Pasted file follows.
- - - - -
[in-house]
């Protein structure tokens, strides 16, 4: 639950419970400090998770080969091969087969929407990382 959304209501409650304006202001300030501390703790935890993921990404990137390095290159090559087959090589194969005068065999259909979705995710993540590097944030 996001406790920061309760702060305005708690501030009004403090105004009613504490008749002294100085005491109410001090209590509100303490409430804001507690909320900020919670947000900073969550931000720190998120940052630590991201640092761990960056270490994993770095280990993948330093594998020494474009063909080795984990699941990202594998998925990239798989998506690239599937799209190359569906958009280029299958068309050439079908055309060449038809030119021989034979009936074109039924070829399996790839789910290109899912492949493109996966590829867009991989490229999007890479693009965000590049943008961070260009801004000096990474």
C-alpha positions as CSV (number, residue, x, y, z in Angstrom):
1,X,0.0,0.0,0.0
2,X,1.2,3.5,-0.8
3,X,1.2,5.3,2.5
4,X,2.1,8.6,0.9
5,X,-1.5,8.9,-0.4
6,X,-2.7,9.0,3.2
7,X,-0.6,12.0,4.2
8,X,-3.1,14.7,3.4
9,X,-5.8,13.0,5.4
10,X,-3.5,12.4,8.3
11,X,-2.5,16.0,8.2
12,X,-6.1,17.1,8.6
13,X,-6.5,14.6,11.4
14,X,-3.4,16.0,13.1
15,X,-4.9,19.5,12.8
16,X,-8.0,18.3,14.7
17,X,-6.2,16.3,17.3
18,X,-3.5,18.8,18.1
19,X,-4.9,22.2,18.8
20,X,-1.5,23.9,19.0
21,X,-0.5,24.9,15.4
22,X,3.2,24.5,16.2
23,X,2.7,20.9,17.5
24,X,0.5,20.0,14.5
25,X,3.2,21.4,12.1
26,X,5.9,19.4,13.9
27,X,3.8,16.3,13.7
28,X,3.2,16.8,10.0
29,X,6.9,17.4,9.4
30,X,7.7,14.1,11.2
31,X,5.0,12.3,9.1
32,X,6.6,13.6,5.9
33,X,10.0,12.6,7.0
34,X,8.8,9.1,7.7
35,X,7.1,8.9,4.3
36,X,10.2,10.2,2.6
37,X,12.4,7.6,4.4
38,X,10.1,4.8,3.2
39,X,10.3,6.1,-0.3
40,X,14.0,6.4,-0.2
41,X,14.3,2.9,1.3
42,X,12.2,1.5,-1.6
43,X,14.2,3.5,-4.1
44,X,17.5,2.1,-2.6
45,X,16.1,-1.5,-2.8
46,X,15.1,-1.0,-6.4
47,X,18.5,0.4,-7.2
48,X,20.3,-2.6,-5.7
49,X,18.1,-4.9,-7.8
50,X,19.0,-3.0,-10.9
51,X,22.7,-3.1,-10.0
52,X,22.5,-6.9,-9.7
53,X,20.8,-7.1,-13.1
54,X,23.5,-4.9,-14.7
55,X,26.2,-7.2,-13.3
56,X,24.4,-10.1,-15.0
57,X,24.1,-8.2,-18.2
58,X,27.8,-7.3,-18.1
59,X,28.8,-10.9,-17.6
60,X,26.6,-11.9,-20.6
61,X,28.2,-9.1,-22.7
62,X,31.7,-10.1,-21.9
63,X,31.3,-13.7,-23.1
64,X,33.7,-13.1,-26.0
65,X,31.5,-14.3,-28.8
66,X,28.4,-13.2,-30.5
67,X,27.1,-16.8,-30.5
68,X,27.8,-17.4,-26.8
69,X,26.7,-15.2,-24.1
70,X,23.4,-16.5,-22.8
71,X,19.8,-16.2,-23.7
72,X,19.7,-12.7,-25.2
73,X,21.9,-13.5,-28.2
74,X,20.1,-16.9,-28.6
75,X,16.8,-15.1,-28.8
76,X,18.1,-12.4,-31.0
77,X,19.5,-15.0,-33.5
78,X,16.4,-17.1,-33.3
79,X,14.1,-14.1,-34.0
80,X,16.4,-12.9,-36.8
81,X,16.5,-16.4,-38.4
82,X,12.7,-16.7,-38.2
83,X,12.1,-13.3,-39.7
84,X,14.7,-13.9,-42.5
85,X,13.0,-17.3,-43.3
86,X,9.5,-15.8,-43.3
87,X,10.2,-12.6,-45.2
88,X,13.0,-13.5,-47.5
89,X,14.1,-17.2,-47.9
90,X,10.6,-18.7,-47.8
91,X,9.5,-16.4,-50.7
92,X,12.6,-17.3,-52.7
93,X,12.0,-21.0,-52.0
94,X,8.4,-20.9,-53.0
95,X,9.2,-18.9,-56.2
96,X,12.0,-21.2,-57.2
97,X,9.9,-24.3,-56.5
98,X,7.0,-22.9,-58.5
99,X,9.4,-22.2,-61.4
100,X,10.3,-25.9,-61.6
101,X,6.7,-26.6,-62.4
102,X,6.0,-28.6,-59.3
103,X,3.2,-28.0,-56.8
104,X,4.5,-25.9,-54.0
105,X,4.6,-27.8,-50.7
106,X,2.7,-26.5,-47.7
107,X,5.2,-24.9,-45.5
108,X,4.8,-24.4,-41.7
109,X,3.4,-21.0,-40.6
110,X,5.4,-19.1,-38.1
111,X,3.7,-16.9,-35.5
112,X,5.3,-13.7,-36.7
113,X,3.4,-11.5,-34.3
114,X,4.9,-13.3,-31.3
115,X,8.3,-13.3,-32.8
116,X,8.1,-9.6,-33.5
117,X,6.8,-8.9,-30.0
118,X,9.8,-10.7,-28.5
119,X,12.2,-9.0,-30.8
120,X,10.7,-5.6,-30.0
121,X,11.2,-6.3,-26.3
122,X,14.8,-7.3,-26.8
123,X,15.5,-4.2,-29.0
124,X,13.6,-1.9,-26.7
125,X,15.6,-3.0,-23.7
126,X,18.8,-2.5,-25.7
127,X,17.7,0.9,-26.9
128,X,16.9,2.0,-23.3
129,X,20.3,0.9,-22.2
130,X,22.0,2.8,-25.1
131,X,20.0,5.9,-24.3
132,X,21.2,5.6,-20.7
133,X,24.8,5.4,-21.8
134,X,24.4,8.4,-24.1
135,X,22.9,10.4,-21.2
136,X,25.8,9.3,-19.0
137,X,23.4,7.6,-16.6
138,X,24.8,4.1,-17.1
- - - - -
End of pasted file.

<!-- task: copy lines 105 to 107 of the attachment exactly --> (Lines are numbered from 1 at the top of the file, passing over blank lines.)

102,X,6.0,-28.6,-59.3
103,X,3.2,-28.0,-56.8
104,X,4.5,-25.9,-54.0